Fat kids are getting hurt and developing bunions – is it time for an intervention?

 

Lately, I've been thinking about the plight of the nation's overweight children, who are developing conditions – such as overuse injuries and bunions – normally seen in adults, as a result of their excess weight. It's so depressing that I'm considering volunteering as a coach for a kids' softball league. (No, this has nothing to do with the cute single dad in the neighborhood who I have my eye on.)

At any rate, an article in Family Practice News describes how recommendations for obese or overweight children to get more exercise are backfiring, as these kids are often getting active for the first time and stressing their bones and muscles.

"Obese youth are being told to 'just start jogging,' and a few weeks later they’re ending up in my sports medicine clinic. And they’re already defeated," said Paul Stricker, a past president of the American Medical Society for Sports Medicine, quoted by the news source.

The sports medicine doctor recommended that overweight or obese children begin working out with low-impact activities, such as biking, swimming, walking or strength training.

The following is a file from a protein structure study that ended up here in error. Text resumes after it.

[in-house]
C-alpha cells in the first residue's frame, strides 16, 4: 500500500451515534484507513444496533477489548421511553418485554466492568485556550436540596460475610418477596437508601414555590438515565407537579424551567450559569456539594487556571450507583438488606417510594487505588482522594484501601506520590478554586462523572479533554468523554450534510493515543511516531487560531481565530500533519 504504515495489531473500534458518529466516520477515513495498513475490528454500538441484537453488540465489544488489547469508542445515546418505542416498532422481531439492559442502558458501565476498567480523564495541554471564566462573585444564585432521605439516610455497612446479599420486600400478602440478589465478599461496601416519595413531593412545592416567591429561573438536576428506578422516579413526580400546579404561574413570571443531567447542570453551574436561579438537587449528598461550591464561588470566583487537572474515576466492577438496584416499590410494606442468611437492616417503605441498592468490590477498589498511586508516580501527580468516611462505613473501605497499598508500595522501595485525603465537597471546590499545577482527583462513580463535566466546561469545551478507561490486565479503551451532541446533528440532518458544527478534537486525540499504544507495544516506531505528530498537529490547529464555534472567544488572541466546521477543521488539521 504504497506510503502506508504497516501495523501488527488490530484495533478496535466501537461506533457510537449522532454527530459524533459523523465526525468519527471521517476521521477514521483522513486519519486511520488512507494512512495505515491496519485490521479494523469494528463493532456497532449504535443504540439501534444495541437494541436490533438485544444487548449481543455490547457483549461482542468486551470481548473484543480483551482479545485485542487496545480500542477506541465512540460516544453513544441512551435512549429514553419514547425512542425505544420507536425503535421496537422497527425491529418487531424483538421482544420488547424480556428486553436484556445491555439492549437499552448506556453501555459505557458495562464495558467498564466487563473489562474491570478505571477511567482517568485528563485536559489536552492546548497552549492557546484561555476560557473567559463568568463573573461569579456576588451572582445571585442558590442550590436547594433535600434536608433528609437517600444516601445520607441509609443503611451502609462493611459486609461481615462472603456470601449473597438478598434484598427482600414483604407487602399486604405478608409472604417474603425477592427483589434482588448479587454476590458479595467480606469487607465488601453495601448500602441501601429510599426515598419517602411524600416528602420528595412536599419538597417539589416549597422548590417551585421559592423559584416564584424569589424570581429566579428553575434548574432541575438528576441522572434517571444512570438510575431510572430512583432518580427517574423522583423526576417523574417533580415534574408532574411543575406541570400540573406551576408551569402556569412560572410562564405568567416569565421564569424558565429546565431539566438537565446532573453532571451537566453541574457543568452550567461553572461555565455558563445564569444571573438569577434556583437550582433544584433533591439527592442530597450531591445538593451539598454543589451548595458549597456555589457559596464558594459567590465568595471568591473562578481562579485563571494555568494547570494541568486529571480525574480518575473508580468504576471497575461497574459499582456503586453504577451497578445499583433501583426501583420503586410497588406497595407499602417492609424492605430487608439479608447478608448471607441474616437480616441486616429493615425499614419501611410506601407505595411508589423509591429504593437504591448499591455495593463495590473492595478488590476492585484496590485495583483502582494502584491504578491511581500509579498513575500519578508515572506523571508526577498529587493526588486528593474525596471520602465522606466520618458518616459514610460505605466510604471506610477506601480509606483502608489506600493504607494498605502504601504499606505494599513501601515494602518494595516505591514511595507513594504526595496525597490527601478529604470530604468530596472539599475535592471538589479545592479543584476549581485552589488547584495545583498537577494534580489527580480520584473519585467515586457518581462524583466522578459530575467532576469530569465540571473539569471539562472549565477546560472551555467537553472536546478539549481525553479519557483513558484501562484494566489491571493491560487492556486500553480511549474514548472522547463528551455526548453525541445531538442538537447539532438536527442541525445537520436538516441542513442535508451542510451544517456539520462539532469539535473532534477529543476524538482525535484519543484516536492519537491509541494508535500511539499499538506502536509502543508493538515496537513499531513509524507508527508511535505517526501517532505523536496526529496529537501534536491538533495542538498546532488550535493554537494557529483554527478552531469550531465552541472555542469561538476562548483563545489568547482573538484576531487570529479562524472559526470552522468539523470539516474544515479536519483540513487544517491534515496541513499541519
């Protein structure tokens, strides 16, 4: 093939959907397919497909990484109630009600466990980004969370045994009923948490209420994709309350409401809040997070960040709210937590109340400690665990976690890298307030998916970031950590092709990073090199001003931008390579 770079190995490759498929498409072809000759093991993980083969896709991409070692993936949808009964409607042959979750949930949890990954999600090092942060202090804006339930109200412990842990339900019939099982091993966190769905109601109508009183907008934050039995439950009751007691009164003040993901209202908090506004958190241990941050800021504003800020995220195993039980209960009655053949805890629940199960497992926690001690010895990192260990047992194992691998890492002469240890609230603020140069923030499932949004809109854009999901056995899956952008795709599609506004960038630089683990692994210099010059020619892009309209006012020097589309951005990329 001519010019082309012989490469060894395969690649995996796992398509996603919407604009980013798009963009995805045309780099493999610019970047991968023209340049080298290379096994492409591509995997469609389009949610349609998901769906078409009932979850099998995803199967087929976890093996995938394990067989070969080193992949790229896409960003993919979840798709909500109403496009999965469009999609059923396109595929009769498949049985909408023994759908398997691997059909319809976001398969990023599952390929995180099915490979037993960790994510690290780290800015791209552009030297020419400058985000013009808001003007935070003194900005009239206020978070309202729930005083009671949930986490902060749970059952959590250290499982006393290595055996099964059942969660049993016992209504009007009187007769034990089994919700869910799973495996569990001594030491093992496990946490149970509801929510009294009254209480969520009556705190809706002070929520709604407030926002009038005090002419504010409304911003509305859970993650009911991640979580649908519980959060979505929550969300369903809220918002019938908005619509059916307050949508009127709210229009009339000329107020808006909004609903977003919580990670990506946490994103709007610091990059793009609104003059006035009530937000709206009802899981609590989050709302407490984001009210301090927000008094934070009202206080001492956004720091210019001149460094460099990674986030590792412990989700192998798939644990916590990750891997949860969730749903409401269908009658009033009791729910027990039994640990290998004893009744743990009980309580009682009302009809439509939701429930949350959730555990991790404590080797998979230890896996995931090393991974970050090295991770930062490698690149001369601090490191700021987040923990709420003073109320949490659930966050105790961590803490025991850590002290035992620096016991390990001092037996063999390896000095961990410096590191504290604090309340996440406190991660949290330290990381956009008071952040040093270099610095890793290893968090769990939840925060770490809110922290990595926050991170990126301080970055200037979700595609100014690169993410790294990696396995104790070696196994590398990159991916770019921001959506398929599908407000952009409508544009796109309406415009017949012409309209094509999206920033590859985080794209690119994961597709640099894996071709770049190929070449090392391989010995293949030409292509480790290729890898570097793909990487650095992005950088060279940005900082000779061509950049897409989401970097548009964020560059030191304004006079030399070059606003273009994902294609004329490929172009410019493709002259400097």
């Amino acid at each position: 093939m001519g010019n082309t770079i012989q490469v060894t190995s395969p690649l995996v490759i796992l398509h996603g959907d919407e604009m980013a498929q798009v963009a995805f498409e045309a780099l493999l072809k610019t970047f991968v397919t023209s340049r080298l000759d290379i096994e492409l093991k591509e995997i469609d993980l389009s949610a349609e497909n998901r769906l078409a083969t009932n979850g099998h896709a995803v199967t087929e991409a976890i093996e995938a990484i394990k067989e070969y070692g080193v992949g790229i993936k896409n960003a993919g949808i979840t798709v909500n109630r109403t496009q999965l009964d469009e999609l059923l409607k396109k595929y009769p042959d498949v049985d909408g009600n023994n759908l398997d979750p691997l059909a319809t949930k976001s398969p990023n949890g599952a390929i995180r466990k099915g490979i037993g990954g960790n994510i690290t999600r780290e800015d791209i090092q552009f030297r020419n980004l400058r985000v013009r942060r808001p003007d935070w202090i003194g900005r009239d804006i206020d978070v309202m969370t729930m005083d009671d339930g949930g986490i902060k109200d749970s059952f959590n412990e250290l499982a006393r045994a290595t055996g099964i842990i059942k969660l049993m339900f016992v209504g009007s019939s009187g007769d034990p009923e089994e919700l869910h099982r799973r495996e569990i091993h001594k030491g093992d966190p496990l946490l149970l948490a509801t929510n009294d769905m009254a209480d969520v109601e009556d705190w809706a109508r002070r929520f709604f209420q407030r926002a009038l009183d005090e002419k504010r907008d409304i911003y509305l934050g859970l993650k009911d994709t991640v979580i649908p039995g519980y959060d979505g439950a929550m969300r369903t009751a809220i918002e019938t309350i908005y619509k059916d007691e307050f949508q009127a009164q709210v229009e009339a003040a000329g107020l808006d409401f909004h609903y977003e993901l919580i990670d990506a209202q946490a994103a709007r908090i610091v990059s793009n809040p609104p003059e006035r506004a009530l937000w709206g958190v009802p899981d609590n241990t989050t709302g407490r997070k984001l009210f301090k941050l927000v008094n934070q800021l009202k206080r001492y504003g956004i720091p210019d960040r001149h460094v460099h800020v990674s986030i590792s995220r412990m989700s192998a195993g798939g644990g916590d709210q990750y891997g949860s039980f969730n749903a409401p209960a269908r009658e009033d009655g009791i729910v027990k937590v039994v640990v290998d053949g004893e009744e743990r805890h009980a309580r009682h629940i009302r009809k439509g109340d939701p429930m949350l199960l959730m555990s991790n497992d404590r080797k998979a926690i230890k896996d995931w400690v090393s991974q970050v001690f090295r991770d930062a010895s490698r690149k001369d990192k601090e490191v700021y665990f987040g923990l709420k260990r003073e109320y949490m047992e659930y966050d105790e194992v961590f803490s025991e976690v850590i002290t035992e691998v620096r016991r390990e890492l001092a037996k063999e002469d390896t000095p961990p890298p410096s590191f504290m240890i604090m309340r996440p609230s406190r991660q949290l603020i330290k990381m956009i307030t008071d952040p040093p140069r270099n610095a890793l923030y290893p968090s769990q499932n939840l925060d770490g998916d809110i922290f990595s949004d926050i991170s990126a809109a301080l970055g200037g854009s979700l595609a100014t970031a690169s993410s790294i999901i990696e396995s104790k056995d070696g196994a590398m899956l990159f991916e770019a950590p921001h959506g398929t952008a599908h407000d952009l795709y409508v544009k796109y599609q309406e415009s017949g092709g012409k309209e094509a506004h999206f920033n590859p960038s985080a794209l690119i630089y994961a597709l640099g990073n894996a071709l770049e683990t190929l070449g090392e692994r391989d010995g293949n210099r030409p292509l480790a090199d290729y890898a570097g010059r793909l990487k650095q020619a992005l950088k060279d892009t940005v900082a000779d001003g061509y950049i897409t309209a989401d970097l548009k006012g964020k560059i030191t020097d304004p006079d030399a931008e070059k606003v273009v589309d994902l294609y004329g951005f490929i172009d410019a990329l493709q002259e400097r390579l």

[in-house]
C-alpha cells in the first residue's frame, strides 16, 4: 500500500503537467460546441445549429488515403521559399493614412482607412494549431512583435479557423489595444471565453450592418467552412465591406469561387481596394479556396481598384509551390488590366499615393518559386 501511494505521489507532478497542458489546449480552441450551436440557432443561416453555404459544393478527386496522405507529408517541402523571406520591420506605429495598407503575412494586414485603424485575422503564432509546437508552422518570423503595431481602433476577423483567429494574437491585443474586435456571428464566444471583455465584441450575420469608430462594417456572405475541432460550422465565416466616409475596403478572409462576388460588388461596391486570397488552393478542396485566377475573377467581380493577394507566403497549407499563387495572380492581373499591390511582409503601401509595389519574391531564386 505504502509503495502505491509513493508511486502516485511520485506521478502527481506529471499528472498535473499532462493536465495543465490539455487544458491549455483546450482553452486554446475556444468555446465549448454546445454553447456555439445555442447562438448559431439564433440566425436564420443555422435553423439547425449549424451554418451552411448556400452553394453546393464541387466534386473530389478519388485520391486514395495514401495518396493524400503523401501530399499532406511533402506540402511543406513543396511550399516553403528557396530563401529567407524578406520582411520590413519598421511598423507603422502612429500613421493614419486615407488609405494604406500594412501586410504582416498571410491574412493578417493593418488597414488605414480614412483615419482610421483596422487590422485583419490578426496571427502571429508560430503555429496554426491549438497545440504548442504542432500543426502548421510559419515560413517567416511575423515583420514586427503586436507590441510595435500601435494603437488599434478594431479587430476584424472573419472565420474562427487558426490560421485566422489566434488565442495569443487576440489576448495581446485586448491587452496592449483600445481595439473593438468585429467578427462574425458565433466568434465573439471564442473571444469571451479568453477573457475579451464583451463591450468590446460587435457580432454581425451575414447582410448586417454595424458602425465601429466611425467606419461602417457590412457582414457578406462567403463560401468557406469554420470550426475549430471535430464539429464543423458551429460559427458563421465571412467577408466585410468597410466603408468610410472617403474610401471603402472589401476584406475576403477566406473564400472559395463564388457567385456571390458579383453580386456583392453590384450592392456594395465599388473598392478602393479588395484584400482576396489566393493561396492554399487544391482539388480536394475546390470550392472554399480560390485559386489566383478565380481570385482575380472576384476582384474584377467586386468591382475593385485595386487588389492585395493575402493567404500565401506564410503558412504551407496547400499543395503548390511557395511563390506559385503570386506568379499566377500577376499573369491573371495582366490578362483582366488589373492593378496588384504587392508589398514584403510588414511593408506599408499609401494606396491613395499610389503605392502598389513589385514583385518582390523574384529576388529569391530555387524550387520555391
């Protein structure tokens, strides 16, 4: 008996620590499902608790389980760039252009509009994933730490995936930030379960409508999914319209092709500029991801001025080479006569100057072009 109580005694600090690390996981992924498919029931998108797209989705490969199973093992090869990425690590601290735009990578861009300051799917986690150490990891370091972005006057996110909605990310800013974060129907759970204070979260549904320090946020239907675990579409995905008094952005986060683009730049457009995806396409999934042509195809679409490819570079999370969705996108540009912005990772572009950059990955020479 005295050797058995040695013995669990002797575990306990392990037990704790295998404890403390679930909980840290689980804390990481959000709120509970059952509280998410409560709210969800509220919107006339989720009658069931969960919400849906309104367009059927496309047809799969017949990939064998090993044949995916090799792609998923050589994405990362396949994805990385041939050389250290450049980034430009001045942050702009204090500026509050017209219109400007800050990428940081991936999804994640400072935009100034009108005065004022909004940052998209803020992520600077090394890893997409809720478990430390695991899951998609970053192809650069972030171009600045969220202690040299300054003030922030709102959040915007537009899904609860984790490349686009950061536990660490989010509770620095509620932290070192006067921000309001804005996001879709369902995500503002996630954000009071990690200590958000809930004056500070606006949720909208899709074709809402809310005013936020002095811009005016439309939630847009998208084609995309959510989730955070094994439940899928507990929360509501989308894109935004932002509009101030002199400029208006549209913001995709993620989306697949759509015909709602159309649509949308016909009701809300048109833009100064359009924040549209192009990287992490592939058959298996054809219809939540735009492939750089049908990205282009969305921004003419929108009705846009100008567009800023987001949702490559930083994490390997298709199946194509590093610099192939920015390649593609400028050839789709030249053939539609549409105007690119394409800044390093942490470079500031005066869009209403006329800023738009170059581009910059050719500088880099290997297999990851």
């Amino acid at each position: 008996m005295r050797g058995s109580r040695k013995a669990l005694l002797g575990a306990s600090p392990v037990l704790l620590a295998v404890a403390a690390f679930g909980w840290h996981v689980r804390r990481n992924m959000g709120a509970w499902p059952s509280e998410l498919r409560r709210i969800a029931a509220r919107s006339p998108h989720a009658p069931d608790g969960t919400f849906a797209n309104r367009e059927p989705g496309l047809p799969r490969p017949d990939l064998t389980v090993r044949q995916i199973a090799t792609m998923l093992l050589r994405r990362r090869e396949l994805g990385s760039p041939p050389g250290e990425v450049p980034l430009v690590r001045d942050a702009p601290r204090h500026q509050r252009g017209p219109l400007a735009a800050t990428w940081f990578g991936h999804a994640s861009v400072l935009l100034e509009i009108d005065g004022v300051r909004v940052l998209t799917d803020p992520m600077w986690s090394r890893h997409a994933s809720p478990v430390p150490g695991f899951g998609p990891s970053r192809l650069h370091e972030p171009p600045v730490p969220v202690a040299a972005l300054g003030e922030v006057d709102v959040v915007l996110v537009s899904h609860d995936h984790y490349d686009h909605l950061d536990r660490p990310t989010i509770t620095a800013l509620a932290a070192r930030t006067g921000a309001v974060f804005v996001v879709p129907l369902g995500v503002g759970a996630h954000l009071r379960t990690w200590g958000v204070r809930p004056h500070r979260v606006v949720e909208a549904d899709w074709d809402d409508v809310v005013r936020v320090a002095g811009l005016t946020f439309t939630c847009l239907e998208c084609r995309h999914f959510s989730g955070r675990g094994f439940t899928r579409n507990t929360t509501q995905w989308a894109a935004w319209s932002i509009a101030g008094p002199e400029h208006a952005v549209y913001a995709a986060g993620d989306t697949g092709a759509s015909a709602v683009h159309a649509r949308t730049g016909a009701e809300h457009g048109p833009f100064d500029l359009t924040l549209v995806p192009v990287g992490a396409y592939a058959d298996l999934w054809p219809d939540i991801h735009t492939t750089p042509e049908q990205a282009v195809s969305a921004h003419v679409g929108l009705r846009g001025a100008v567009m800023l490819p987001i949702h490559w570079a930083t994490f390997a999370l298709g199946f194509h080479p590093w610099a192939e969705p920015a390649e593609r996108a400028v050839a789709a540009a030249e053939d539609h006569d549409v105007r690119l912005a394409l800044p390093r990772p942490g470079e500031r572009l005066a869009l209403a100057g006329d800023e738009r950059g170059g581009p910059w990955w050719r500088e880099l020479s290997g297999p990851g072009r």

Imbalanced biomechanics are thought to play a big part in why kids are getting hurt while exercising. Weak leg muscles and inflexible tendons mean that other parts of the body need to compensate, and they often do so in a way that stresses the knees and other joints.

Stricker said that overweight kids also tend to pronate when they walk because of fallen arches. The physician recommends over-the-counter orthotics to correct this imbalance and provide arch support.

The association between foot pain and excess body fat is well-established, as one appears to exacerbate the other. People who carry too much weight often feel it in their lower extremities, and this discomfort sometimes keeps them from engaging in the exercise needed to lose weight.

As a result, overweight or obese kids may also begin to develop bunions or hammer toe, even though the deformities are more common among adults. According to Children's Hospital Boston, girls between the ages of 10 and 15 are among the most at-risk kids when it comes to bunions.

In addition to teaching boys and girls the proper way to exercise, parents may want to consider bunion splints or orthotics for their overweight or obese kids. These devices may help chubby kids avoid painful bunion surgery in the future, as well as improve their biomechanics.
 

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